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Having an office at home can be comfortable. Rolling out of bed directly to your computer, only having to wear a bathrobe, no longer having to commute to work and best of all having more time for you and your family, what’s not to like? But according to the results of a recent study done by Regus, almost every second person cannot concentrate while working from home. Regus, the global chain of business centers, also comes with another novelty: coworking spaces are a thing of the "past"! At least, when like-minded people come together and work together the individual spaces can muster no global network such as Regus. Why this doesn’t matter and can be ignored... you will learn here.
By CARSTEN FOERTSCH - Monday, 03 December 2012

For some people working from home is a good fit. They claim that they can work more efficiently in their familiar surroundings. Yet for the majority of people working from home, it is not a good choice, as shown by the results in this new study. Aside from showing that 4 out of 10 people who work from home complain that they are having difficulty concentrating, another 60% feel distracted by the other people with whom they share their home.

And these are not the only challenges. Every fifth person reported that they are seeing an increase in poor posture caused by insufficient seating in their "often improvised offices", which can eventually lead to chronic pain. In addition to health risks, a third of respondents who work from home are dissatisfied with their unprofessional surroundings and lack of proper office equipment. Many also feel distracted by their doorbells, washing machines or dishwashers (click for more results on our cover picture).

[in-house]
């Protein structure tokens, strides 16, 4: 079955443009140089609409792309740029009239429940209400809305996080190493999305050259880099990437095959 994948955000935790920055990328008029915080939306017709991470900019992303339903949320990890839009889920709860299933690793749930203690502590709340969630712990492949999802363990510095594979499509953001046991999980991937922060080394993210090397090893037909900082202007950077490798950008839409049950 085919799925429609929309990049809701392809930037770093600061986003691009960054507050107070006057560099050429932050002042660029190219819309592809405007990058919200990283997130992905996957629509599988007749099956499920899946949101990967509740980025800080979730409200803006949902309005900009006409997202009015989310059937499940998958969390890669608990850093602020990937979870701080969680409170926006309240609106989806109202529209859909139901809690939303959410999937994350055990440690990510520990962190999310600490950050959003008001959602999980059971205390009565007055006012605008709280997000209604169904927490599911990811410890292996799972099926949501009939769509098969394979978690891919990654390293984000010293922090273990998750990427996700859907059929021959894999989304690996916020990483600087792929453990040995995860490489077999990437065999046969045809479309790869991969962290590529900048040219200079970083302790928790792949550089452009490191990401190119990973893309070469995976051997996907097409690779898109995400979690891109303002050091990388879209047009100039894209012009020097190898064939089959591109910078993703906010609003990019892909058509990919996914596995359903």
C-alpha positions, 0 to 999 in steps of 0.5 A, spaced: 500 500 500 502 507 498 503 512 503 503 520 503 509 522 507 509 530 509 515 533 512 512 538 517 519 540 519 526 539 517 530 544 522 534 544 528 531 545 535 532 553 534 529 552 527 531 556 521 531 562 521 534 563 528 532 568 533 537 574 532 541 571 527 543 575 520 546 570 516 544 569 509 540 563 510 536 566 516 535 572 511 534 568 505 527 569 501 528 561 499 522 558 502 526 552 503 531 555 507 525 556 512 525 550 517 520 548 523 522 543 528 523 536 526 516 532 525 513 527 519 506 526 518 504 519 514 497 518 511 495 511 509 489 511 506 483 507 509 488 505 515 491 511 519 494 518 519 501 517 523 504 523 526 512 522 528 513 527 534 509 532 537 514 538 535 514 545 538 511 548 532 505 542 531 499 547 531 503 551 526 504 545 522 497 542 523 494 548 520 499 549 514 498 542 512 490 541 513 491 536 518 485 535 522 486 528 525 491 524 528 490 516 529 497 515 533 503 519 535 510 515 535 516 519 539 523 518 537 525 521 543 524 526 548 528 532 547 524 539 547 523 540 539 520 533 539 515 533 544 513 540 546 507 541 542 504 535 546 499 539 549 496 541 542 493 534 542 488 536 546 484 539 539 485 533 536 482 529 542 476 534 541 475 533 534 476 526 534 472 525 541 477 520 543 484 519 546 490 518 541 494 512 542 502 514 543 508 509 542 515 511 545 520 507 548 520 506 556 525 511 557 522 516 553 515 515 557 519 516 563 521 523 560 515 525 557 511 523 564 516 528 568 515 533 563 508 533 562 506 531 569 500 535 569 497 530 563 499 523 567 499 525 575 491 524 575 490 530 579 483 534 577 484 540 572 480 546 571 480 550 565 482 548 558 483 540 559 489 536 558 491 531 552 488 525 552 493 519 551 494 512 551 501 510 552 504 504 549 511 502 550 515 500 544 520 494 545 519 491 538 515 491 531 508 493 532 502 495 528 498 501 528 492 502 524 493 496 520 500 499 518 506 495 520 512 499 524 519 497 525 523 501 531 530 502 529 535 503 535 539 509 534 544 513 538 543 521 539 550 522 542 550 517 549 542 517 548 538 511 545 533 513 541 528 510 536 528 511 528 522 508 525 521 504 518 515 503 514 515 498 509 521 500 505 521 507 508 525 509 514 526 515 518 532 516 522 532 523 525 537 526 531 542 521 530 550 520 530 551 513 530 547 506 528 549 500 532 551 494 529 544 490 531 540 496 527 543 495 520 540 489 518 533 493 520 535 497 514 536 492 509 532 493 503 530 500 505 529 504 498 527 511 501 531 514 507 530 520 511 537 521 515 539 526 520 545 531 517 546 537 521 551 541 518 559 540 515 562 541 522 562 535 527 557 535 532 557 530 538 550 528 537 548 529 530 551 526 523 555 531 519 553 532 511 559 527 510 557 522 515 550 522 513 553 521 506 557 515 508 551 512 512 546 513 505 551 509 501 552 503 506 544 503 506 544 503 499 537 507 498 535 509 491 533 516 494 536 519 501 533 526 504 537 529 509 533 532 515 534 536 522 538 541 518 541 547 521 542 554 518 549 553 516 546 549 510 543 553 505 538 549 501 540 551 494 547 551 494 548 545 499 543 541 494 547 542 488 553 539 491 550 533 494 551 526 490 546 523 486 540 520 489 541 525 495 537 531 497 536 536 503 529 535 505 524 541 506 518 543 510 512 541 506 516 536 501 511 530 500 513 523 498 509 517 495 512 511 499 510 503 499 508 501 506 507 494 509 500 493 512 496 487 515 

In the home office, not everyone can work like a professional

This survey was conducted by Mindmetre, commissioned by Regus, and included a total of 24,000 people from large, medium and small businesses in a total of 90 countries. Many of the results found in this study confirmed some of the conclusions that we received from our last three coworking surveys.

"Even though working from home has been increasing in popularity, the more people that try it, the more apparent the disadvantages become", says Michael Barth, CEO of Regus Germany: "It is not always easy to meet the private needs of professional activity at home."

"In addition to the results from our survey, there are reports that people who work from home feel isolated and suffer from too little social contact that would normally occur on an everyday basis. In flexible, multi-user environments they get to make (...) new acquaintances."

In regards to most coworking spaces, making new acquaintances almost always happens. We at Deskmag are delighted that the people from Regus read our online magazine from time to time. However, according to our results, it is less important if you work from home, but rather how often you do. 90% of members that work in coworking spaces still sometimes work from home, but in most cases, it's not their main workspace anymore. As a result, they are able to focus better and feel much less isolated.

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